Rockingham butcher says variety is crucial

ELISIA SEEBERSound Telegraph

Rockingham butcher Jan Hansen believes to survive as a butcher in a competitive industry, you have do things a little bit different from the rest.

Woolworths dropped its lamb prices substantially last week, saving consumers up to 30 per cent, but Mr Hansen said the price cut had not yet affected the business.

‘‘They cut the prices last week and we haven’t seen any fall in sales—we sold as much lamb last week as we normally do,’’ he said.

‘‘We have a customer base, the people we have coming here probably won’t go to the supermarket to buy their meat anyway because they just don’t get the same quality.’’

Mr Hansen said the role of the butcher shop had changed over time to remain relevant to consumers.

‘‘We now bring in more ready-to-cook meals that the supermarkets can’t do, whereas before we would sell more supermarket cuts but just served fresh, not wrapped,’’ he said.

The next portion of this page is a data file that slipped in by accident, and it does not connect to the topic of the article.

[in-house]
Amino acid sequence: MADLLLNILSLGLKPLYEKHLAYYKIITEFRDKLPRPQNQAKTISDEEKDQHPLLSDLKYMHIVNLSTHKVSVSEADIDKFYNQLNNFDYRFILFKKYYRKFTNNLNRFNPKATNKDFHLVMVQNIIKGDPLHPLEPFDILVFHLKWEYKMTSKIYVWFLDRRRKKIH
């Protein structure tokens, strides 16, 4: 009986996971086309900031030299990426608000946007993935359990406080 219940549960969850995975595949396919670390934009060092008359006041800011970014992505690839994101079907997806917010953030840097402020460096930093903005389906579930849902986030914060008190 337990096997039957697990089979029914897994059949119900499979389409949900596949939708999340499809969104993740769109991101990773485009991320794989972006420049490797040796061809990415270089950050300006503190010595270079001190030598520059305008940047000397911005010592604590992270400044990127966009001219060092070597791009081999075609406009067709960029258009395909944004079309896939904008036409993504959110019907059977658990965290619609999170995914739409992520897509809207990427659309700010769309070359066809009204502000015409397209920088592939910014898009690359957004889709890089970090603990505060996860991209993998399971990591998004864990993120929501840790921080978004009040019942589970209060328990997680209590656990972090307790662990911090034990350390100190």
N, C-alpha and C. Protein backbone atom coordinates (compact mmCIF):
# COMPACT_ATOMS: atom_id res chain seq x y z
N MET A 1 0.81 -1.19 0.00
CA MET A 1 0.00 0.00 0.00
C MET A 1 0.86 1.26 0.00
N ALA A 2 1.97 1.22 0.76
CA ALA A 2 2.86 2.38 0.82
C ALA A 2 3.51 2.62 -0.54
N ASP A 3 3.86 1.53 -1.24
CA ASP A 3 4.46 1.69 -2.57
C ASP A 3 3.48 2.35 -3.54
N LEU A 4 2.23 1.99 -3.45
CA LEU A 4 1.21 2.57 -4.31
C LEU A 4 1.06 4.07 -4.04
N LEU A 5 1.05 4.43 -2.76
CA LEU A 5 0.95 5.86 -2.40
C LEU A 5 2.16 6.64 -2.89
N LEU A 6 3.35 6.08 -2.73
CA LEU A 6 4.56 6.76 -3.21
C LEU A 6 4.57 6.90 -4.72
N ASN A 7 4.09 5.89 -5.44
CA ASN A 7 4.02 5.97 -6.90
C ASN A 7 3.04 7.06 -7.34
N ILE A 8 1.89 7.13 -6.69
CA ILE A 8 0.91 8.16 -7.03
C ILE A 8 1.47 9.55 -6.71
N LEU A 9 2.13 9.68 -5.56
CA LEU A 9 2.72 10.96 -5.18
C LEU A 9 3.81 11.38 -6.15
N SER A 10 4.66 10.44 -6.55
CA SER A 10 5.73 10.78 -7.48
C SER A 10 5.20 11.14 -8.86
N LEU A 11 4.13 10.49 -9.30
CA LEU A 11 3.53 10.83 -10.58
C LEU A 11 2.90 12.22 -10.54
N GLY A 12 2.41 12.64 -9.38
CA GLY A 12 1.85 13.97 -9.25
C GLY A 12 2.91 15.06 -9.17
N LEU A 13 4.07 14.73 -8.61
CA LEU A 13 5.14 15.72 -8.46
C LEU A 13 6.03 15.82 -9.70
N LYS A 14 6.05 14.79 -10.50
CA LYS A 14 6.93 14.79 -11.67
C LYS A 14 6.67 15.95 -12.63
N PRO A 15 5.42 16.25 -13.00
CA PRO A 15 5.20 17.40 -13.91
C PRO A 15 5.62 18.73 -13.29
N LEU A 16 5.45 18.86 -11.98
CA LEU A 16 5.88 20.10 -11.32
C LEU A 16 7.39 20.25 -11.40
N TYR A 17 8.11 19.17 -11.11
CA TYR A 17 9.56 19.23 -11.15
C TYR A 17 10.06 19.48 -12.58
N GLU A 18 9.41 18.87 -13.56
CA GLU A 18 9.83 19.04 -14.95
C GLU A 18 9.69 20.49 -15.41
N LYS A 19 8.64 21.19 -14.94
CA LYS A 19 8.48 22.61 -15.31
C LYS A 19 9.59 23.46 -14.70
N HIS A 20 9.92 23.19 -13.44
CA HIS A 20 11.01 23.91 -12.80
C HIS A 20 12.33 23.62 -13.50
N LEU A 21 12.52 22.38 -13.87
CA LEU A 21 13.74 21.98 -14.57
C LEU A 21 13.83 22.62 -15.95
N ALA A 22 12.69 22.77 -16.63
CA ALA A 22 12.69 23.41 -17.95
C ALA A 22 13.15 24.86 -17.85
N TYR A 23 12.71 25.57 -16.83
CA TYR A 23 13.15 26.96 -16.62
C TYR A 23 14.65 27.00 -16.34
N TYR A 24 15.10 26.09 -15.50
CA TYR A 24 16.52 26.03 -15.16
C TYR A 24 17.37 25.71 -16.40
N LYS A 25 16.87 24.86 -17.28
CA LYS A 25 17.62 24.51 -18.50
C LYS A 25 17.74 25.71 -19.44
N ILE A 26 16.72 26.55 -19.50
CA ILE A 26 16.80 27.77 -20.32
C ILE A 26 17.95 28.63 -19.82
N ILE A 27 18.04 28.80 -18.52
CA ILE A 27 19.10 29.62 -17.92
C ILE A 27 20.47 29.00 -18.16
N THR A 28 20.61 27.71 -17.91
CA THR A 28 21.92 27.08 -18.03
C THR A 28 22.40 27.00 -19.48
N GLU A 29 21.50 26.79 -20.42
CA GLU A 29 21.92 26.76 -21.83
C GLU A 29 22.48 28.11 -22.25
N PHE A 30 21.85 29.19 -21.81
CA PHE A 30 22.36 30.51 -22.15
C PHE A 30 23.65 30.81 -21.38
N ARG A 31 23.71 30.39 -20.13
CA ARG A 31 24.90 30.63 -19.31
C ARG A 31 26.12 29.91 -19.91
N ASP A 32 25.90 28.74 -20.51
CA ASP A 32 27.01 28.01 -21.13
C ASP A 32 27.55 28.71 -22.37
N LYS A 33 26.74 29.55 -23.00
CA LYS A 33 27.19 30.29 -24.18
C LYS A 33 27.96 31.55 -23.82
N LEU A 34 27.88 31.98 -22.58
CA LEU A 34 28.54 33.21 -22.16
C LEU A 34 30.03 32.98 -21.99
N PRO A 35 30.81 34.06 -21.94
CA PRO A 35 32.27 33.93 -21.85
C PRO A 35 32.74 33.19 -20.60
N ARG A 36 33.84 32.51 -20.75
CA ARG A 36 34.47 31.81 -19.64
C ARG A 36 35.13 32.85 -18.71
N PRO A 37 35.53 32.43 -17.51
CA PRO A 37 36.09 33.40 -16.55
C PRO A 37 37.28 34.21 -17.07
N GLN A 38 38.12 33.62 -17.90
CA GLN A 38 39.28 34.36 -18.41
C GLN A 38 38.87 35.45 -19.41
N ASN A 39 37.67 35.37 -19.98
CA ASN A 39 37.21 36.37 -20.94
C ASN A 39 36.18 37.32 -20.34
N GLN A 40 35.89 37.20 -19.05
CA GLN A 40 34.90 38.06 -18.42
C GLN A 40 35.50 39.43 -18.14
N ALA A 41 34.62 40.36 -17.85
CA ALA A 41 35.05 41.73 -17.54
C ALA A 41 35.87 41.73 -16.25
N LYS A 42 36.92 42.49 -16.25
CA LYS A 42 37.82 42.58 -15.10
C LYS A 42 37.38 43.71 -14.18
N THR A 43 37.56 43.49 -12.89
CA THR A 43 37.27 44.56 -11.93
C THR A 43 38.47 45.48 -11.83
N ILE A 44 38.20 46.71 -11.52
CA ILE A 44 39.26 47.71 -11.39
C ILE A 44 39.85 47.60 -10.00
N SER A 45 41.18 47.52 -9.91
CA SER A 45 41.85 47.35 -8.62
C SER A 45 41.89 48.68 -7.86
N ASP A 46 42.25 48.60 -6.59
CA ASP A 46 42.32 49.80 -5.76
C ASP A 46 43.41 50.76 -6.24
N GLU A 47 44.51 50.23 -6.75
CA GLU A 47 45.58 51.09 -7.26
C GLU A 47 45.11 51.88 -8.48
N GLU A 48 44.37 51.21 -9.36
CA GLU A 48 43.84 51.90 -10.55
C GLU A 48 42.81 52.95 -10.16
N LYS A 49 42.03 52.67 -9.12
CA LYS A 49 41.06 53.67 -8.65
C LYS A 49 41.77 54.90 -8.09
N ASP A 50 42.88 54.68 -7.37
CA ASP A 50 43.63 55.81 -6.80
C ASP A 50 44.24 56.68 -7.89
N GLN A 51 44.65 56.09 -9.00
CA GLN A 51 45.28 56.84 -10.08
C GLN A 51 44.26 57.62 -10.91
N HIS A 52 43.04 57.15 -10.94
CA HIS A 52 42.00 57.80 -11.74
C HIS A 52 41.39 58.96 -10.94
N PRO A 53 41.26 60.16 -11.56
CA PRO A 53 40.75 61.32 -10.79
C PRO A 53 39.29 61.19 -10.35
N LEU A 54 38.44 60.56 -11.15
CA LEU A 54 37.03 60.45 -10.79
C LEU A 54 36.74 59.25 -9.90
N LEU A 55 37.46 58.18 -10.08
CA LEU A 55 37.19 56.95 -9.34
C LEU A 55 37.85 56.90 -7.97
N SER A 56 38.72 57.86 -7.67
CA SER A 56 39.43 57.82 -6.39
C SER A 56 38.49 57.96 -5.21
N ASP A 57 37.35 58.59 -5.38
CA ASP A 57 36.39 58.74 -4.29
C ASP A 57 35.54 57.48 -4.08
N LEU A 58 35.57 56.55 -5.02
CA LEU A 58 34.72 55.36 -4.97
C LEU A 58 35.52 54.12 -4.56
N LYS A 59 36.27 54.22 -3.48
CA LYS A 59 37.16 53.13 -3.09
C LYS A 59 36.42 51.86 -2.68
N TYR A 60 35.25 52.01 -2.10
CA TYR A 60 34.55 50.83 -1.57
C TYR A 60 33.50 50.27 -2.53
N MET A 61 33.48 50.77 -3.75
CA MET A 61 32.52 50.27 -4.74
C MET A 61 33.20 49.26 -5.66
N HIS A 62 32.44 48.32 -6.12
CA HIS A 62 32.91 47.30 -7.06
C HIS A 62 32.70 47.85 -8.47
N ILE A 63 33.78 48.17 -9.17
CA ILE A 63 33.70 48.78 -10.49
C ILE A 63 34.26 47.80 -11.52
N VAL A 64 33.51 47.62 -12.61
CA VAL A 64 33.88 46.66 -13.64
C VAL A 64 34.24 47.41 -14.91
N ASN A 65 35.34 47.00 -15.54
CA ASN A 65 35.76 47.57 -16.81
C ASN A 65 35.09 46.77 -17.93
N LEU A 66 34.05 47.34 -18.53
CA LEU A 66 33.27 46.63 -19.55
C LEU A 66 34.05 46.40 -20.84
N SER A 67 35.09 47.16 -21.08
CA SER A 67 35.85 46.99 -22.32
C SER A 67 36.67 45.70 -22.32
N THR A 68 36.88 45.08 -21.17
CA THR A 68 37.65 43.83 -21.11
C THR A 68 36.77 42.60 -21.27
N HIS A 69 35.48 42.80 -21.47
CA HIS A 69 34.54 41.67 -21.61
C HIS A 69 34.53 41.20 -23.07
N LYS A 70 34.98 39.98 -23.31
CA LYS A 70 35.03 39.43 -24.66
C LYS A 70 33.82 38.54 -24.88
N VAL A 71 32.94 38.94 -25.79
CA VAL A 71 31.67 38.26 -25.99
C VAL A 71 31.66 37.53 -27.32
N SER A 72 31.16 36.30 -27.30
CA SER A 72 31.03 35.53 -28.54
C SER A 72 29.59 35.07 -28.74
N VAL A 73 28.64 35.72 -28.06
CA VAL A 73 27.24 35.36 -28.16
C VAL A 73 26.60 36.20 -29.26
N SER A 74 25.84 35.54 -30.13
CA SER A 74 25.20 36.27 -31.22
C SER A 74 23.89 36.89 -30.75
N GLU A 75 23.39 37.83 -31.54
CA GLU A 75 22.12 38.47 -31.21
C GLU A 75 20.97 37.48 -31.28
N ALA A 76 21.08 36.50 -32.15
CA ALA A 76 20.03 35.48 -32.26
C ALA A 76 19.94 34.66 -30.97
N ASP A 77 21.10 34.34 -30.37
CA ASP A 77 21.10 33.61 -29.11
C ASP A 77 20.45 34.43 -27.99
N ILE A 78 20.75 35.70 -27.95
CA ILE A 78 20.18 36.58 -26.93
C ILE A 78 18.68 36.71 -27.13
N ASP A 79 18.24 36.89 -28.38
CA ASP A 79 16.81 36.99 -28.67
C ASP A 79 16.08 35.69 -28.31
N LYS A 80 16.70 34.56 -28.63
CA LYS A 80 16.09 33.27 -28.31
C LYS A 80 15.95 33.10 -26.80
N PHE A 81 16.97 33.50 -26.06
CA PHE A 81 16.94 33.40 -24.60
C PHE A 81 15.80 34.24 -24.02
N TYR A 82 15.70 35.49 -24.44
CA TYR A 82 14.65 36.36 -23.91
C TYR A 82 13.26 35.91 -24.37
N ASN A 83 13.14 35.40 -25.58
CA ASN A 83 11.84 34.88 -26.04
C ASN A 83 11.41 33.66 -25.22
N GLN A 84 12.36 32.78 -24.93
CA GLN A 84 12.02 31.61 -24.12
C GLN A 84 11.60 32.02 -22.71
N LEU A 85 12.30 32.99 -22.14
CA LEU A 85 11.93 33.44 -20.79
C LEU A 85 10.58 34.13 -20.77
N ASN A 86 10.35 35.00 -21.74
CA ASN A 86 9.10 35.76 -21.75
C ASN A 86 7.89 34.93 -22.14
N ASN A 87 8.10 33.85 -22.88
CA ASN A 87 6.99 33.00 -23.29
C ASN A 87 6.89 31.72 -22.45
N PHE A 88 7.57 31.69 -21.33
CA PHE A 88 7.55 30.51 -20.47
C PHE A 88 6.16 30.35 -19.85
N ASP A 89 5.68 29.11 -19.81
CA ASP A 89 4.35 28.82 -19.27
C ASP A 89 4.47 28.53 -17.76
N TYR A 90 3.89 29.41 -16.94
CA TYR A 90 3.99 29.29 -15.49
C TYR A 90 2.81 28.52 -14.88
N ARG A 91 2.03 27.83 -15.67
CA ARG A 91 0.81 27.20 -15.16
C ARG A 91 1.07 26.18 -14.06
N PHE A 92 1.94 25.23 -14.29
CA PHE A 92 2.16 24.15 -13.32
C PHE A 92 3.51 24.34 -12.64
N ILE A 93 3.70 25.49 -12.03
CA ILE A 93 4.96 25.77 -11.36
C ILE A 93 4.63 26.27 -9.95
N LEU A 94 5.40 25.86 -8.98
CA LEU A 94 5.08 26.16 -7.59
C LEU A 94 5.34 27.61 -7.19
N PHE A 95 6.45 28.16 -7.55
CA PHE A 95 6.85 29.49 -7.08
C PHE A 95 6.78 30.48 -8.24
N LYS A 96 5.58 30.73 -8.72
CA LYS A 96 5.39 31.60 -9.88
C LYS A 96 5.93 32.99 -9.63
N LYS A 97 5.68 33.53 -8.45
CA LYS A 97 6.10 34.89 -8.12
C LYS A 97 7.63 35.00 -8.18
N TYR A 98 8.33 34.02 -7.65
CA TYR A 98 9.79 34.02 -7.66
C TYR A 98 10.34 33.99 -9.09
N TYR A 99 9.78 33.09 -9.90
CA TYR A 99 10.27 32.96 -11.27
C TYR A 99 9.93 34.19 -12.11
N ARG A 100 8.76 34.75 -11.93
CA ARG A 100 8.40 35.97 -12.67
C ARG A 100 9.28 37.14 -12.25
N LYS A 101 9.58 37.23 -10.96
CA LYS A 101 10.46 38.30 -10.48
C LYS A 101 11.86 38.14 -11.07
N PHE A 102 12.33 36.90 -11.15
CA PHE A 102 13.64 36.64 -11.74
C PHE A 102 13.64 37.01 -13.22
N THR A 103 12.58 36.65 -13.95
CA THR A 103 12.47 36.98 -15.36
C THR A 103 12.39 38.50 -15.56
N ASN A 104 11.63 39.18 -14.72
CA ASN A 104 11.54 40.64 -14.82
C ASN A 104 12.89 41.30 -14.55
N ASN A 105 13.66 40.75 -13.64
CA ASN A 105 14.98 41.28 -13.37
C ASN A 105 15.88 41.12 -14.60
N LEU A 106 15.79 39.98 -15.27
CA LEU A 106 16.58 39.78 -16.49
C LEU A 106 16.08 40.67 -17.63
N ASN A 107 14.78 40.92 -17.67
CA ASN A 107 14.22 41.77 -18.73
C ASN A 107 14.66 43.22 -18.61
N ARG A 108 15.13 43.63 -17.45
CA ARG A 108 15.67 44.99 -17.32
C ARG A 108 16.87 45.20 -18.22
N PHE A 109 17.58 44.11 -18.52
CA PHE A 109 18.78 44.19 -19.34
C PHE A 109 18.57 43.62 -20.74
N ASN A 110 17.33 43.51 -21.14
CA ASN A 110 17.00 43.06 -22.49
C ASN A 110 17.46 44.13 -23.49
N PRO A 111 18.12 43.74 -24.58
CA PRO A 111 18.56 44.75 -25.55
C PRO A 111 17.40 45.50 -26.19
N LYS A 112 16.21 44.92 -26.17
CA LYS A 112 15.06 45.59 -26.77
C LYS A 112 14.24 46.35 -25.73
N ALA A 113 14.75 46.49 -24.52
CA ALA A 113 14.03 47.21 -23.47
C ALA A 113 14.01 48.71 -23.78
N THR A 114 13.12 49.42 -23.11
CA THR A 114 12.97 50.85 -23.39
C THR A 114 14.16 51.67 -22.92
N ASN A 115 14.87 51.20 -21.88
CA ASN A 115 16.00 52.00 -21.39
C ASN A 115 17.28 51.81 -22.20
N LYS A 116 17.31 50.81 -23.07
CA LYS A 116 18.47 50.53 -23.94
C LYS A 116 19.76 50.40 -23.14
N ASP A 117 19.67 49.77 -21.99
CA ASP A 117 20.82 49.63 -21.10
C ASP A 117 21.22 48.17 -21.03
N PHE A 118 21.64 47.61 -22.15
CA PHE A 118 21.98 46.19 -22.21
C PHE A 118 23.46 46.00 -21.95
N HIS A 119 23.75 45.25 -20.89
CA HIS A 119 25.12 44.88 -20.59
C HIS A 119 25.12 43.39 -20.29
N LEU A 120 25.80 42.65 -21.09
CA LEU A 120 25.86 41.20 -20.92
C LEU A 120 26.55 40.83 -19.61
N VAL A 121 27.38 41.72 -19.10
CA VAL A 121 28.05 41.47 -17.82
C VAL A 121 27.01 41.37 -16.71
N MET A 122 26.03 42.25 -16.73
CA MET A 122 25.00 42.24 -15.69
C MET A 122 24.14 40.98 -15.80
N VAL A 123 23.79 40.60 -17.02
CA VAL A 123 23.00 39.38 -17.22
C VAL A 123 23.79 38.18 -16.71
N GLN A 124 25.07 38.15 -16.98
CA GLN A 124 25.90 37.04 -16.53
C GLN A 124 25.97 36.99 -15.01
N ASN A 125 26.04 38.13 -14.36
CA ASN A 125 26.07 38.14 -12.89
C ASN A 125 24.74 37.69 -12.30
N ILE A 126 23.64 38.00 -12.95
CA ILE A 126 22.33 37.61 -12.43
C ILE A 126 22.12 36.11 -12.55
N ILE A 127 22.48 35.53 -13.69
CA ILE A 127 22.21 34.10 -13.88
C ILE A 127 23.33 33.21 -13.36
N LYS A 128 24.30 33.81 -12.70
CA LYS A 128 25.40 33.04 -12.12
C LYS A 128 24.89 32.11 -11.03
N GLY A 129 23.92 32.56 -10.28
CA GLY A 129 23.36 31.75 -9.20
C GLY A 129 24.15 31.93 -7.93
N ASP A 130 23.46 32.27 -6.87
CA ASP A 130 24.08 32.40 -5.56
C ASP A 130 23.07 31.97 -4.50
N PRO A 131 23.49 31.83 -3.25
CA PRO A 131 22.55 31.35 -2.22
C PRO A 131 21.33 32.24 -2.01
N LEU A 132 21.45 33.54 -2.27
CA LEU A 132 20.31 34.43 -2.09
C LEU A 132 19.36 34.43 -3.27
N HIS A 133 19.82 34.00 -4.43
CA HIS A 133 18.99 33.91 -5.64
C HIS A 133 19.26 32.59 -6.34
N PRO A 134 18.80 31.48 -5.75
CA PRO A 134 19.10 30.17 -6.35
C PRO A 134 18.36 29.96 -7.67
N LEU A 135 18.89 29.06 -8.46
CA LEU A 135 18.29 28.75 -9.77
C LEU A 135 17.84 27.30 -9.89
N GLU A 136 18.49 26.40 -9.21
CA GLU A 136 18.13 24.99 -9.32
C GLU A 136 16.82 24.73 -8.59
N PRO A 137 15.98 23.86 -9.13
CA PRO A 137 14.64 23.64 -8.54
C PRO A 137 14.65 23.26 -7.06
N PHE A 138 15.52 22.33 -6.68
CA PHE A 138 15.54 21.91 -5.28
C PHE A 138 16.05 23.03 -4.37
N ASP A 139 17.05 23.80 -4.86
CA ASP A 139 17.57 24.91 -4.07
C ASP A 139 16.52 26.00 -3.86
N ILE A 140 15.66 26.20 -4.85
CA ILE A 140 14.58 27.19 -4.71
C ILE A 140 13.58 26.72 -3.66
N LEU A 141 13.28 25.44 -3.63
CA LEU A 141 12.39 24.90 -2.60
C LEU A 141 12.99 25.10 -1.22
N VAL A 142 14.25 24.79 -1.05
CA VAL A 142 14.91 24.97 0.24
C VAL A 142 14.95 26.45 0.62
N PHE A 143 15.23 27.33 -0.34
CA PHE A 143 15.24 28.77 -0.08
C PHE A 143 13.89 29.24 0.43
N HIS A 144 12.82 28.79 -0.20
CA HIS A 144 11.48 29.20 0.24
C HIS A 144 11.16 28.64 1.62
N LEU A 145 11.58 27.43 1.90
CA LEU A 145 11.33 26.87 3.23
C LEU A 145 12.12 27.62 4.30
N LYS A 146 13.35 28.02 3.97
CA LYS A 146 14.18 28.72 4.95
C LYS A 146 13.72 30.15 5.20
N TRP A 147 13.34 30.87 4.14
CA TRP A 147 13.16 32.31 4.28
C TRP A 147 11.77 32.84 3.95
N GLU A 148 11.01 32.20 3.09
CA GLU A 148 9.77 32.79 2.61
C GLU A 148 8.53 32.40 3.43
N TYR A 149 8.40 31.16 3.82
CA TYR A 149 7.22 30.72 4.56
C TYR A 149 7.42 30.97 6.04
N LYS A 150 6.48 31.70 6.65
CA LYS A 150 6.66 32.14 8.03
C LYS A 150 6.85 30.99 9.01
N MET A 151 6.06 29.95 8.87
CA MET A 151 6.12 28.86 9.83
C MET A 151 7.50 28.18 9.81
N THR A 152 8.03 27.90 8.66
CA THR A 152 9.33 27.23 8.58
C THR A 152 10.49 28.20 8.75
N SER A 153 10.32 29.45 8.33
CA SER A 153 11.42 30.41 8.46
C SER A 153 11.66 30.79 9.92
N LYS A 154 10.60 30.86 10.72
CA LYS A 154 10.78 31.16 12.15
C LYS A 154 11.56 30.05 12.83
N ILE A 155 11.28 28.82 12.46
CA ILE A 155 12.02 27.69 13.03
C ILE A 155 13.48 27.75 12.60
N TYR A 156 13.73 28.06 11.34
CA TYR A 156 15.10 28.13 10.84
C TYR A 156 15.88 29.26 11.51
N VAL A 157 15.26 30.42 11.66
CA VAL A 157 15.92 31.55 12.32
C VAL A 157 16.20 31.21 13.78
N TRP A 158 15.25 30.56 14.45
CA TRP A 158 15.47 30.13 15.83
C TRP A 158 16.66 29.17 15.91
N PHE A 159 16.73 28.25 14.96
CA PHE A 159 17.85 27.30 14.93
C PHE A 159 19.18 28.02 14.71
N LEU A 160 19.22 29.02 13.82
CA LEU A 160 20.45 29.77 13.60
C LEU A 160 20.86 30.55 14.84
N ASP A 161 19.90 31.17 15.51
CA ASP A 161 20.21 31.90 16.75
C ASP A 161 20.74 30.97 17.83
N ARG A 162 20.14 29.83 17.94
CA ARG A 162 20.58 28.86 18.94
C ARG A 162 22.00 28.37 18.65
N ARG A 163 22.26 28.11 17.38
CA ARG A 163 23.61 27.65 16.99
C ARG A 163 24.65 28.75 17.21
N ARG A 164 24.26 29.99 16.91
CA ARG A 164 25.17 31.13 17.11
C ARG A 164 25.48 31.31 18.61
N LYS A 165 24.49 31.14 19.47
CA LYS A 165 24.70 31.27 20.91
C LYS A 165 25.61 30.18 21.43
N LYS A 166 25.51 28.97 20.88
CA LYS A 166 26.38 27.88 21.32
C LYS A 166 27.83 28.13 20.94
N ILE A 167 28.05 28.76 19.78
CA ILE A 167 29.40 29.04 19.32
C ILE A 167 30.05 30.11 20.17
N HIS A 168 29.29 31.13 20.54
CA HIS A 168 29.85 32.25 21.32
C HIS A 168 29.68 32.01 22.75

‘‘We take another approach and do it a little bit different because we can’t compete with the supermarket prices and the buying power that they have and it has worked for us.’’

Mr Hansen said quality produce kept customers loyal.

‘‘We buy top shelf so therefore we can only sell top shelf, ’’ he said.

Port Kennedy mother Coleen Fitzpatrick said she visited butchers for their variety.

‘‘We find the meat to be a lot fresher. My boys favourites are the lamb cutlets,’’ she said.

A Woolworths spokeswoman said prices were reduced to give families an affordable option for their favourite meat.

‘‘We found that when lamb was on sale we sold three to four times more,’’ she said.

‘‘Consumers made it clear that lamb was one of their favourite meats, but they were concerned it was too expensive.’’

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